Why Commitment Develops?
So why would somebody give up any choices in life? What is it about commitment that would make the whole idea of giving up anything worthwhile? Figure 1 presents a model for how commitment develops. The reason commitment develops answers the question as to why one would ever make a choice to give up other choices in the first place. First, attraction develops based on partners’ similarities and differences. There is a great deal of mystery, thankfully, in the roots of attraction, but let’s assume for the moment that the attraction has developed between two people. Because of this, they spend more time together. As the relationship progress, the ongoing satisfaction between partners results in a growing emotional attachment. However, along with the attachment comes a type of anxiety. I believe this is a nearly universal phenomenon. Why do we get anxious? We get anxious because we start to think about and feel the potential for loss of something valuable (Stanley, Lobitz, & Dickson, 1999): “I like you, I like spending time with you, I enjoy being with you. What if you’re not going to stay with me? What if you’re not going to remain in my life?” While I think this attachment process is entirely normal; I also believe that people will vary in how they experience it based on their own attachment history in their family of origin or in prior, romantic relationships. It is important to recognize that the development of attachment is not the same as the development of commitment, nor is attachment the same as commitment.
Strong attachments between partners often lead to commitment, but this is not automatic. It is the formation of commitment—a clear series of decisions about choices and the future—that brings security to a relationship, thereby settling any anxieties about attachment. Attachment often pushes one to desire security but commitment brings evidence that one can actually trust that security exists. This simple model portrays what may be the most important role that commitment plays in relationship success and failure. Accordingly, marriage represents the highest expression of security between romantic partners. Therefore, a clearly understood, expressed, and regularly acted out I do is going to be the strongest foundation for relationship quality and security. Of course marriages are not always permanent. But, generally speaking, two partners derive a sense of permanence and a future when they look each other in the eyes and say I do and—by implication—I will. Couples clearly expressing and acting on such commitment will have an easier time in large measure because the long term perspective is in place to begin with, and that is crucial to help them. Weather the ups and downs that are inevitable in life together. Conflicts, set backs, and challenges that could otherwise threaten a relationship will be managed better because of the secure bond. The world`s [people] view of how commitment in relationships develops appear to be changing. In a report entitled Hooking Up, Hanging Out and Hoping for Mr. Right, Norval Glenn and Elizabeth Marquardt examined the dating experiences of women on college campuses, focusing on how they are thinking about their relationships and how relationships form (Glenn & Marquardt, 2001). One fact gleaned by observing the current dating scene among college students is that there are relatively few standards and structures for relationship development compared to past eras. Personally, I have been struck by how much has changed in recent decades. It used to be that there were relatively clear steps in relationship formation for a great number of people.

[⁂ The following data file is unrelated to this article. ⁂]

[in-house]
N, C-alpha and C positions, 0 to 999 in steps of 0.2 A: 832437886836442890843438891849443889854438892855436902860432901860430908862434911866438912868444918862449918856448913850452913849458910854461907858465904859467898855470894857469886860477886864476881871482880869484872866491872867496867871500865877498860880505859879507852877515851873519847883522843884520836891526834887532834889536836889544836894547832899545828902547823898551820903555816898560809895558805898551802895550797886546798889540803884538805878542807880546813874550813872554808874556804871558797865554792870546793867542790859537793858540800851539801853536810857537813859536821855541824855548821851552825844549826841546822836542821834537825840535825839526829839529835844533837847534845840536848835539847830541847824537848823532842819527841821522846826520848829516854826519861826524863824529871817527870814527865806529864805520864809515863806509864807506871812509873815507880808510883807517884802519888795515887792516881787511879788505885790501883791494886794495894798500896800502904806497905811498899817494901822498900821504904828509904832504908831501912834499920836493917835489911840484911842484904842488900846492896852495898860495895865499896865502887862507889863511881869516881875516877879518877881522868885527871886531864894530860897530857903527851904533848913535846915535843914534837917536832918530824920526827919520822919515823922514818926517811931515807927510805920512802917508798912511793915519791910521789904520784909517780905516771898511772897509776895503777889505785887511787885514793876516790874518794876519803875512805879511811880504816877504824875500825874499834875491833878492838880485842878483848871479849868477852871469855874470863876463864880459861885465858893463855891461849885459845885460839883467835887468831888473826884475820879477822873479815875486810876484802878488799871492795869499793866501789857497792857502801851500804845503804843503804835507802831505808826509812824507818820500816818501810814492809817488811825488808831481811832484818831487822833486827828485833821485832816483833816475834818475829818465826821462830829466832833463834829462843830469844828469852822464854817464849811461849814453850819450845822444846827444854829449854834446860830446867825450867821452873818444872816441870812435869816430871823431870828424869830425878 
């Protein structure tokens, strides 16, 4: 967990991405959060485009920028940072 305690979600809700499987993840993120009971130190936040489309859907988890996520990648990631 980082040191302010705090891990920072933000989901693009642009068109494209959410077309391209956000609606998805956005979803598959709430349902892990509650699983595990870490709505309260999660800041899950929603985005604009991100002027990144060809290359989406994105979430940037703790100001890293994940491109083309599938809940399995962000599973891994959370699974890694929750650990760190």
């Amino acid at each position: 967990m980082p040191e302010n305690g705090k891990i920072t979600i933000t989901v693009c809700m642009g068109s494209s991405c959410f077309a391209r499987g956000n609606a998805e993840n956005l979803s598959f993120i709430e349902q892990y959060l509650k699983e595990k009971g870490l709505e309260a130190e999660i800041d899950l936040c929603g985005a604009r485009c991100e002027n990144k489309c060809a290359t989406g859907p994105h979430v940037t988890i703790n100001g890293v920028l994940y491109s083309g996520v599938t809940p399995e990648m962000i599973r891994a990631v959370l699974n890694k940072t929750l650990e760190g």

While I am sure customs have always varied by region and cultural background, relationships progressed along pathways marked by stages of commitment. For many, dating moved toward “going steady” who may have moved to a woman being “pinned” or wearing her beau’s class ring, and so forth. These actions represent emblems of commitment, with such patterns being ways young people practiced making commitments. It seems that such steps of practicing commitment are no longer existent for many younger people in America. In talking to experts in this field, I’ve come to the conclusion that it is not at all clear that anything else has replaced these patterns that have largely disappeared. In contrast, there is a general practicing of not committing, or not committing in any particularly tangible ways. I’m not suggesting—not at all—that young people should become, using Norval Glenn’s (2002) concept, prematurely entangled and thereby close out alternative options too early in a relationship. Yet, I am suggesting that some important symbols of commitment have been lost in recent years and I think the loss is meaningful. Such a shift in basic relationship development behaviors is clear in Glenn and Marquardt’s report.
It is also very clear in Popenoe and Whitehead’s (2002) findings that such emblems of commitment are no longer made in young adulthood. Rather, relationships and boundaries and futures are ambiguous as couples develop toward the possibility of marriage. Hence, with regard to the developmental model presented earlier, attachments without commitments have become widespread. This change, I believe, has consequences. Where We Find Few Differences between Men and Women in Commitment Before exploring the ways in which I believe commitment works differently for men and women, I want to look at a few ways in which men and women are quite similar with regard to commitment. In a nationwide, random digit dialing phone survey that we conducted in 1995, we found that married men are, on average, just as dedicated as married women to their spouses (if not more so) (Stanley & Markman, 1997; Stanley, Markman, & Whitton, 2002). Similar findings were also found in the large survey we conducted in Oklahoma. Additionally, in the Oklahoma study, there were no meaningful differences between men and women in terms of how trapped they felt in their marriages (Johnson et al., 2002). Being equally dedicated to marriage does not mean that people derive equal benefits from the dedication of their partners.